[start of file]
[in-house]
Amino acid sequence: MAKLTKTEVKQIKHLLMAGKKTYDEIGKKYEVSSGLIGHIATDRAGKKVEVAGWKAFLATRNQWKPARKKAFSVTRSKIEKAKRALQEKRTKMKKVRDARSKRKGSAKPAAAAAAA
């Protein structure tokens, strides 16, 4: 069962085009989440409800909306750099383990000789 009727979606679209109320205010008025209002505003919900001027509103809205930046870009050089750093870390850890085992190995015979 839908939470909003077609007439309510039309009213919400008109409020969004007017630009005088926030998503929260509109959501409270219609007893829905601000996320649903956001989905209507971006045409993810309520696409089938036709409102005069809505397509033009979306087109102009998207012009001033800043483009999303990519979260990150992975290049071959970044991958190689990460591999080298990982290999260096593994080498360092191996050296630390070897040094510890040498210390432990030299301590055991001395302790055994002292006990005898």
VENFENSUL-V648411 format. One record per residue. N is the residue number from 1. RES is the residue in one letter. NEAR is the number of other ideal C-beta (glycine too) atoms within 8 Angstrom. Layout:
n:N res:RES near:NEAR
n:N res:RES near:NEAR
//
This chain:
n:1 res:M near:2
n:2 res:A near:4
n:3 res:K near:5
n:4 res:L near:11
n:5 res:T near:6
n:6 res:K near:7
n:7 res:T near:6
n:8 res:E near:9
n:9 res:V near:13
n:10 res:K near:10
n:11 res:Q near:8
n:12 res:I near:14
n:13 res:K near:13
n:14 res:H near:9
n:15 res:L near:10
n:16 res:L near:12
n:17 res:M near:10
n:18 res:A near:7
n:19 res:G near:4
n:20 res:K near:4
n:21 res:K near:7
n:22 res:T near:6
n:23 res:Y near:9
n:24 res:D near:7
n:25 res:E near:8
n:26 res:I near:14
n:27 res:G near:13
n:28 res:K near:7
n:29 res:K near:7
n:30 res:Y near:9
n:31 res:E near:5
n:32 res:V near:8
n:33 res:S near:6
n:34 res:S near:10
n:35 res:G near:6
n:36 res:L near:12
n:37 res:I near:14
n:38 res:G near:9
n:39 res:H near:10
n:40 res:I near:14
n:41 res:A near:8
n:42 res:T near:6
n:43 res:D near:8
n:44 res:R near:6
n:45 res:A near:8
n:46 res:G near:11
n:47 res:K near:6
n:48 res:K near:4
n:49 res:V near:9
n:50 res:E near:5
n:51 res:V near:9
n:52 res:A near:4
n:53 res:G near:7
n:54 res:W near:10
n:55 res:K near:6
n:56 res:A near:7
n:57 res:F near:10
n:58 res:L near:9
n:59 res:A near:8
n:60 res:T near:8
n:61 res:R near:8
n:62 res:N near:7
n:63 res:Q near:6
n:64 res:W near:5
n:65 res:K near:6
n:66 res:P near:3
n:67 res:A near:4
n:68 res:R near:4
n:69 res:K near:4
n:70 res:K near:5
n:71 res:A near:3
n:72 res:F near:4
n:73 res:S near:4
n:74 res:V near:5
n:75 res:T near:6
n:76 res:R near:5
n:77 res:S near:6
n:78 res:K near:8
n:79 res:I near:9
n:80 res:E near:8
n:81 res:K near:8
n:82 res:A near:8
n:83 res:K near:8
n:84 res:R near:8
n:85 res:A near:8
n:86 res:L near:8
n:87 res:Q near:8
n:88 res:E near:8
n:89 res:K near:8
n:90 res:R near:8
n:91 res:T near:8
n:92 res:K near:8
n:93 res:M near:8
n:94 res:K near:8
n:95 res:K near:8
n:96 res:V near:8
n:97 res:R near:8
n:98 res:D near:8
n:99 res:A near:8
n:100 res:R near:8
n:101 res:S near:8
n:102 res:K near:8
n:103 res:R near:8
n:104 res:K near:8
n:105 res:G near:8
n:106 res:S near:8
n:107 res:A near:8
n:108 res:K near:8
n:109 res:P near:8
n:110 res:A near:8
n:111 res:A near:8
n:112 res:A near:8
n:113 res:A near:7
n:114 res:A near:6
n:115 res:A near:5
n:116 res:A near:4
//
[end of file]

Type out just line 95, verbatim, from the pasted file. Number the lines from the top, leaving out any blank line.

n:87 res:Q near:8